The CMYK colour process (process colour, four colour), used by most professional printers is a subtractive color model, and is also used to describe the printing process itself. CMYK refers to the four inks used in some color printing: cyan, magenta, yellow, and black.
The CMYK model works by partially or entirely masking colors on a lighter, usually white, background. The ink reduces the light that would otherwise be reflected. Such a model is called subtractive because inks “subtract” brightness from white.
In additive color models such as RGB, (which is used for most computer monitors) white is the “additive” combination of all primary colored lights, while black is the absence of light. In the CMYK model, it is the opposite: white is the natural color of the paper or other background, while black results from a full combination of colored inks.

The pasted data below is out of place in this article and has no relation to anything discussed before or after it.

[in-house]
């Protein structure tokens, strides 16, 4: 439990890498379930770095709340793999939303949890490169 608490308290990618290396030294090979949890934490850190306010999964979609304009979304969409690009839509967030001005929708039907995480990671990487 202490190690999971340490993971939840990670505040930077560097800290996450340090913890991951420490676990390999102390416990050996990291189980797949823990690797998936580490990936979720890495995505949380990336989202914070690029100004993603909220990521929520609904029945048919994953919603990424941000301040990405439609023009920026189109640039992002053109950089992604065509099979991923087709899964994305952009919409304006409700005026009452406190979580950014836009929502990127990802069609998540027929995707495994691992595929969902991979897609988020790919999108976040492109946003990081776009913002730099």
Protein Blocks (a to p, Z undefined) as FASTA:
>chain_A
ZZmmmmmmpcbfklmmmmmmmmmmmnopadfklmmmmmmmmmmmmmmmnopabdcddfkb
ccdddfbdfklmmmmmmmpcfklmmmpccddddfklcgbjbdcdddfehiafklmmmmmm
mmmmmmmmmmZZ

The difference between addictive and subtractive colours can represent a big difference in your colour reproduction, so you should never trust a monitor when it comes to the proofing and printing of colours, you should always ask for a colour proof printed on the paper you will be using.
Instead of using a 4 colour process made up from Cyan, Magenta, Yellow and Black, you can use a 1 colour, 2 colour or 3 colour process. This will print a particular reference colour (for example Pantone Colours). These colours tend to be very vibrant and accurate to published standards. They are extensively used for stationery printing, and if a logo has to be an exact colour.
1 colour, 2 colour and especially 3 colour print is being superceeded by the 4 colour process, which is often cheaper for bulk quantities, but sheffield printing company 221 print, www.221print.com still use these methods to great effect.